Meanwhile, after the departure of Moore, Cole focused his efforts on making middle-of-the-road, orchestral pop.
Whatever you might think of this era of his work, it was a huge boon for his career. It was also around 1950 that Capital began pressuring Cole to stop playing piano (because they laughably thought his voice was “pitchy” unless he was standing) and the label also pushed Cole to start working with large orchestras (probably because Frank Sinatra, a label-mate of Cole’s, was having a lot of success with this format). At first, Cole worked with some excellent big bands, like those of Pete Rugolo, Gordon Jenkins and Stan Kenton, (many of the great cuts he made with these orchestras are embedded below). But by the end of the 1950s, it was his most frequent collaborator, the perfectly boring Nelson Riddle, who came to typify Cole’s middle-of-the-road style of the 50s and 60s.
None of this is to say that his work in the 50s was crap.
It wasn’t. It just wasn’t as consistently amazing. Indeed, Cole’s career should probably be viewed as having two, very distinct, eras: his earlier work singing and playing piano with the marvelous King Cole Trio (1939-1950), and his later, safer work where Cole by and large embraced his status as a crooner. His earlier work was before 12 inch LPs (everything was released on 78 back in those days) but if you can find them, Capitol released a couple LPs (in the 50s) of the Trio’s biggest hits from the 40s: Unforgettable and Vocal Classics are the ones you want–they’re both long out of print but all of the songs were reissued on the aforementioned boxset. As for his later work, the best LPs from that era are without a doubt After Midnight, his final jazz album, recorded in 1956 (without Oscar Moore, but it’s still excellent) and Love Is The Thing, a gorgeous, orchestral pop album arranged by Gordon Jenkins from 1958.
Both eras have their virtues, but I’m more fond of Nat’s early work with the trio—to me it just has more soul.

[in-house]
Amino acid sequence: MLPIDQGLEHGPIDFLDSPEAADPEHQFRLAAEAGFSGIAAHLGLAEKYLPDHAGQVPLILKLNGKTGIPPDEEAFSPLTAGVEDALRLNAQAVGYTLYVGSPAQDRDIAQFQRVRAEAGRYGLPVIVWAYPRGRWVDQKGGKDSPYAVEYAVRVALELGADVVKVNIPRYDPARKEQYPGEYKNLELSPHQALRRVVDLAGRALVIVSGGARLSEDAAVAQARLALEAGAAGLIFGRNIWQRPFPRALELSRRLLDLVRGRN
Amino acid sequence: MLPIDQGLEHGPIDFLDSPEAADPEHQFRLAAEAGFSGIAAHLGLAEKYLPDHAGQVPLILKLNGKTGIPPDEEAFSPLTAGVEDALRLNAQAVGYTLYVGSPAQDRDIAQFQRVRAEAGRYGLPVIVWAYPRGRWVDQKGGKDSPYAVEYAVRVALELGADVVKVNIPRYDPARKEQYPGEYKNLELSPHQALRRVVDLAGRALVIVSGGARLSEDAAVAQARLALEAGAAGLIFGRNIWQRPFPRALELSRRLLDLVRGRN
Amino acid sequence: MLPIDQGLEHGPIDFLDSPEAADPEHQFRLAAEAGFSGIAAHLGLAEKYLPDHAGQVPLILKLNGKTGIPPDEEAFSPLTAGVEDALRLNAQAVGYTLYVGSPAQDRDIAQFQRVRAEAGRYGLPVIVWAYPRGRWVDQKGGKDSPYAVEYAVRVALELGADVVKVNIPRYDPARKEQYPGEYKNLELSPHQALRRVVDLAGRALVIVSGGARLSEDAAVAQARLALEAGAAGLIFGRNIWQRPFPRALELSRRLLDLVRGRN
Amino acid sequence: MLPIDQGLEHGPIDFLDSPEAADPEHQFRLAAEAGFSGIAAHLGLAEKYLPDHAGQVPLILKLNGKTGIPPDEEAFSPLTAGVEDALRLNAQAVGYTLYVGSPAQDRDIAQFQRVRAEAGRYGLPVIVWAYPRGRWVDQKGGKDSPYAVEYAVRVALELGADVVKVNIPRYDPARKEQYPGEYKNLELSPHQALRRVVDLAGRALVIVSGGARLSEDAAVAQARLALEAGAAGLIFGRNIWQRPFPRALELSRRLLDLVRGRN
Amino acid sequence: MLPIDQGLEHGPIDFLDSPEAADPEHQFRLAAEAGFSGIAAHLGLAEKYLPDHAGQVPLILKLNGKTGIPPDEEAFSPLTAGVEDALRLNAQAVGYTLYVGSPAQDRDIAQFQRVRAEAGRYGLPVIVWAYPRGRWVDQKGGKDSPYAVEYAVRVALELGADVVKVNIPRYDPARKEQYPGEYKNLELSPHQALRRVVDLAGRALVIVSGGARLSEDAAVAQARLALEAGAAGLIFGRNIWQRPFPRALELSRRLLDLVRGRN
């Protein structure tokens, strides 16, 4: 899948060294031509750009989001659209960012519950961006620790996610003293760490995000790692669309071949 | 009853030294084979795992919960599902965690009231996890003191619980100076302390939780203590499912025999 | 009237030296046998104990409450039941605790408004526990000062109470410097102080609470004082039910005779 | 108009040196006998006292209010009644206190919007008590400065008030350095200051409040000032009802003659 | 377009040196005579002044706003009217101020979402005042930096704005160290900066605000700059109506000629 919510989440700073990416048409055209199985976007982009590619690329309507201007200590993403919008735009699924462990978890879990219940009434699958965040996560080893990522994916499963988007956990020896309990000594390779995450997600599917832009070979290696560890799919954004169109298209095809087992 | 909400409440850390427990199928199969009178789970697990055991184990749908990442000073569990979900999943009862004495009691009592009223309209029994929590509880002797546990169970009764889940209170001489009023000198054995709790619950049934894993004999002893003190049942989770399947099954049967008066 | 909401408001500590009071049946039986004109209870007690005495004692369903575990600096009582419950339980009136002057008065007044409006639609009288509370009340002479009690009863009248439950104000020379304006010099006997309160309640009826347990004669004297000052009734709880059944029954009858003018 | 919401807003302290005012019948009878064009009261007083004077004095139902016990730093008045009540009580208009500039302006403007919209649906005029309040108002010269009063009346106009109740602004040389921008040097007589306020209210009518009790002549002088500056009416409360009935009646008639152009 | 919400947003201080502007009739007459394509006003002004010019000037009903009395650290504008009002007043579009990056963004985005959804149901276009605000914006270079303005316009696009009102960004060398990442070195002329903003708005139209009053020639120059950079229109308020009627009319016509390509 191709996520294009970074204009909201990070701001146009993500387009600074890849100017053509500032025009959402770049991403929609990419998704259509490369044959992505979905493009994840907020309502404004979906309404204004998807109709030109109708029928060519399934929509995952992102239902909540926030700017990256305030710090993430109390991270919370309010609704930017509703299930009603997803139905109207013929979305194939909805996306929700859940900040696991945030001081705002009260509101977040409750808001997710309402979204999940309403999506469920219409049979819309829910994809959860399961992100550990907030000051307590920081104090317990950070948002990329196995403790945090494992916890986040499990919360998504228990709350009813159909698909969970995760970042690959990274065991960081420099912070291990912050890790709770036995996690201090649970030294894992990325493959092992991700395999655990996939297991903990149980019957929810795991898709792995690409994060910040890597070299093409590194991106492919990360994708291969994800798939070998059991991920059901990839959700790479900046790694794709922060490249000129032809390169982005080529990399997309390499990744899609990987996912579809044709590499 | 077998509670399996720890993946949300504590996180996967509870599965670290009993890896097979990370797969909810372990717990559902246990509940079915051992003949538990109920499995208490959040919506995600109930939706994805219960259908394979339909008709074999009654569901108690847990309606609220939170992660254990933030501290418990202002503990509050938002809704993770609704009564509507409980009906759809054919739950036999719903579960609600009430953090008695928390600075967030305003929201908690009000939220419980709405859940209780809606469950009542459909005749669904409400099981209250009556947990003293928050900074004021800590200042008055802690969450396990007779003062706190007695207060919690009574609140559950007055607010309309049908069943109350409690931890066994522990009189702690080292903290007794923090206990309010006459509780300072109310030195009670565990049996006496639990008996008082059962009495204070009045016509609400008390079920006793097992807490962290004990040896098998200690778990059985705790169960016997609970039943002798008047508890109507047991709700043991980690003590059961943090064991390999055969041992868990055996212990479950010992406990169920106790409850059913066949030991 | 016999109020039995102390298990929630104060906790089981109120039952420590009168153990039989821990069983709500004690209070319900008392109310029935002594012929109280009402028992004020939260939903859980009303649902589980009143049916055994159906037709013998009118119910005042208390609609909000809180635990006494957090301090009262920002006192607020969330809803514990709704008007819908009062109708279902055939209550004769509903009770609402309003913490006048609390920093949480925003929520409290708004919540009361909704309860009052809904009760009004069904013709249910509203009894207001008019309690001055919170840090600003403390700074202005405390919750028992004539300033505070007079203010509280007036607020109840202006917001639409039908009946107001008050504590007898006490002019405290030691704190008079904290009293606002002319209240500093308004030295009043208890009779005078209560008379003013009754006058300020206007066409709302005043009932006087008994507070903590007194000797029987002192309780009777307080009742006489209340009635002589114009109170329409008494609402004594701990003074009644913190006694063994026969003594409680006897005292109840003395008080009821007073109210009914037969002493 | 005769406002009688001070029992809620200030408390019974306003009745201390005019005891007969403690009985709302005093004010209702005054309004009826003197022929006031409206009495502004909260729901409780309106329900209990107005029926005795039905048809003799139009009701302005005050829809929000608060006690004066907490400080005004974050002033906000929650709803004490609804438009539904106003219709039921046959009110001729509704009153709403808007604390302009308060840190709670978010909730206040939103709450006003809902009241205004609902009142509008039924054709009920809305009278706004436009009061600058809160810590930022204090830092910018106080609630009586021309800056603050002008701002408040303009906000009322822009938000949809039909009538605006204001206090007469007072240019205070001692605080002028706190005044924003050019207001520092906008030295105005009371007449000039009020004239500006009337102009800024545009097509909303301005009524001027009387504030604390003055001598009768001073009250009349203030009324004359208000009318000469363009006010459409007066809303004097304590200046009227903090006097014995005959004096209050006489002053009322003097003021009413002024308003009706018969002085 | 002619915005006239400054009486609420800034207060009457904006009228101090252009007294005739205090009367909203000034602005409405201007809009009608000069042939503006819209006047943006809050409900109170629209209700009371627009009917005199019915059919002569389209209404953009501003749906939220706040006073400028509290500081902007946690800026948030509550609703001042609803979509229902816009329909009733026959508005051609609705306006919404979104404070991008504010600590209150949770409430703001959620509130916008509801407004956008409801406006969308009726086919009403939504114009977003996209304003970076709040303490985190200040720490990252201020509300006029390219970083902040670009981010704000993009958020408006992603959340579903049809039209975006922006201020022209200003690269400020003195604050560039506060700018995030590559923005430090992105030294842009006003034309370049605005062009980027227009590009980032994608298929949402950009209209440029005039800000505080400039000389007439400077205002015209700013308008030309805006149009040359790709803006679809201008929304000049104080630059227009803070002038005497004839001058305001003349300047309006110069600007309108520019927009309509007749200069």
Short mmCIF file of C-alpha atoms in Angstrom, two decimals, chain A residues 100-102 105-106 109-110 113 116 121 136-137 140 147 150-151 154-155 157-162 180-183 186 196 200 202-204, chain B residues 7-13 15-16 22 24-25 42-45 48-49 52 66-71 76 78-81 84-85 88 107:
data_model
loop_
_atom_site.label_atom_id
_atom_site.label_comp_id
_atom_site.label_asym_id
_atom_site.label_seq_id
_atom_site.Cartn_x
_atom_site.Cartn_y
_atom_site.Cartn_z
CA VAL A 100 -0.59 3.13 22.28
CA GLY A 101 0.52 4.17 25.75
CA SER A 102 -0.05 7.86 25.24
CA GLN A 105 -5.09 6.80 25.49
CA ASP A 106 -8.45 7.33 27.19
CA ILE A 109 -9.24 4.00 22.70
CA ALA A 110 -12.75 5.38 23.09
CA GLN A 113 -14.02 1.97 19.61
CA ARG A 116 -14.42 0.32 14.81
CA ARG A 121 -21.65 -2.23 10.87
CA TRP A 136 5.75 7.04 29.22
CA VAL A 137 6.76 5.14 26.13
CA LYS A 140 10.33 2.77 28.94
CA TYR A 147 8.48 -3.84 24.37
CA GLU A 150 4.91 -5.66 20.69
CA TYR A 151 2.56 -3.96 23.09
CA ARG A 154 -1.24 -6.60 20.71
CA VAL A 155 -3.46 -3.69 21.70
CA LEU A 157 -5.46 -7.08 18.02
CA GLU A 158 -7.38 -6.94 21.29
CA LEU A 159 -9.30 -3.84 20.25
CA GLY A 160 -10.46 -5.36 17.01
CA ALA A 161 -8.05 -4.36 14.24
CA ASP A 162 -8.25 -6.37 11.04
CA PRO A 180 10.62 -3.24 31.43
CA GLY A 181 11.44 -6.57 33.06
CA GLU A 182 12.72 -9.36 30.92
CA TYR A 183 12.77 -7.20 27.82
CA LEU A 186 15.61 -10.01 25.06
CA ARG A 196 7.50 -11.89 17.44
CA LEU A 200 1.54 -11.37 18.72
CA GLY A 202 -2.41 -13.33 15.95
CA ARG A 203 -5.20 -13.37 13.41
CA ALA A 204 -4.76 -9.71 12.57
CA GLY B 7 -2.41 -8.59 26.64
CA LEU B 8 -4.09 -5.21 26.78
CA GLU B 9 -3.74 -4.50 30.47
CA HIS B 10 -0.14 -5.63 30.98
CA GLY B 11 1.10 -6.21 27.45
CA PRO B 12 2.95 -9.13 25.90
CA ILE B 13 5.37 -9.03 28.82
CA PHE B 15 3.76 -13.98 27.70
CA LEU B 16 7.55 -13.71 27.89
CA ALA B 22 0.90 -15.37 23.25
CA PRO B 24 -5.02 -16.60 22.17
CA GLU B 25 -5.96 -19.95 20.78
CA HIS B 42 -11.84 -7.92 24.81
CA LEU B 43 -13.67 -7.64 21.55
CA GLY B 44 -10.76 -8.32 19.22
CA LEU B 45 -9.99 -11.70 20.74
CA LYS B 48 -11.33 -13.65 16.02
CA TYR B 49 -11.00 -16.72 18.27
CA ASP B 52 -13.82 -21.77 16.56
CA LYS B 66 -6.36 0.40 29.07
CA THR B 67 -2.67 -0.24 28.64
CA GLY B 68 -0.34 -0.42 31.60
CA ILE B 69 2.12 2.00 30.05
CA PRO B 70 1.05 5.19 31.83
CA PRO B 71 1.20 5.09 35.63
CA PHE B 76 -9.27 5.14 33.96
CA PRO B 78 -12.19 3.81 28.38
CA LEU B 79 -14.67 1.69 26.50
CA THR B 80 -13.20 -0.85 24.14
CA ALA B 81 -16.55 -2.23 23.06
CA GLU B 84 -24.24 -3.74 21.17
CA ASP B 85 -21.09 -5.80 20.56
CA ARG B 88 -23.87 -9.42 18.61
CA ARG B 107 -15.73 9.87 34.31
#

Nevertheless, it was during his later period that Cole made the biggest hits of his career: “Mona Lisa,” “Pretend,” “Too Young,” “Stardust,” “Lush Life,” and “Answer Me, My Love” are are essential.
But there was also, “Unforgettable”
You might know “Unforgettable” from when Cole’s daughter, Natalie, recorded a reworked version of the song in the 90s as a duet. She did it to honor her father. It was sweet. It was a huge hit. But truth be told, she took a huge shit all over a masterpiece. Which isn’t to say I’m hating on Natalie Cole (in fact, she made a couple pretty fresh disco albums back in the day). Thing is, if you’re gonna listen to “Unforgettable” you need to hear the O.G. There are few things in this world that chap my hide more than people jumping on classic recordings trying to make them “contemporary” or something. People should really stop doing it. It never works.
Putting that aside. There is one last song I ought to mention:
Nat Cole recorded “The Christmas Song” a few times.
I’m partial to the 1946 version with Oscar Moore on guitar (above) because, of course I am. But the 1953 version with Nelson Riddle’s Orchestra is also quite good (this is the one that radio stations typically play).
It isn’t easy to record Christmas music well, and most people screw it up. But after 60 years, I think it’s pretty safe to say that even though a lot of people have taken a stab at “The Christmas Song,” no one has ever done it quite like Nat. He owns this song. Both of his versions are timeless.
Once again, here’s a playlist of some of his best stuff. And if you don’t have Spotify I’ve embedded videos to some of them below. Enjoy.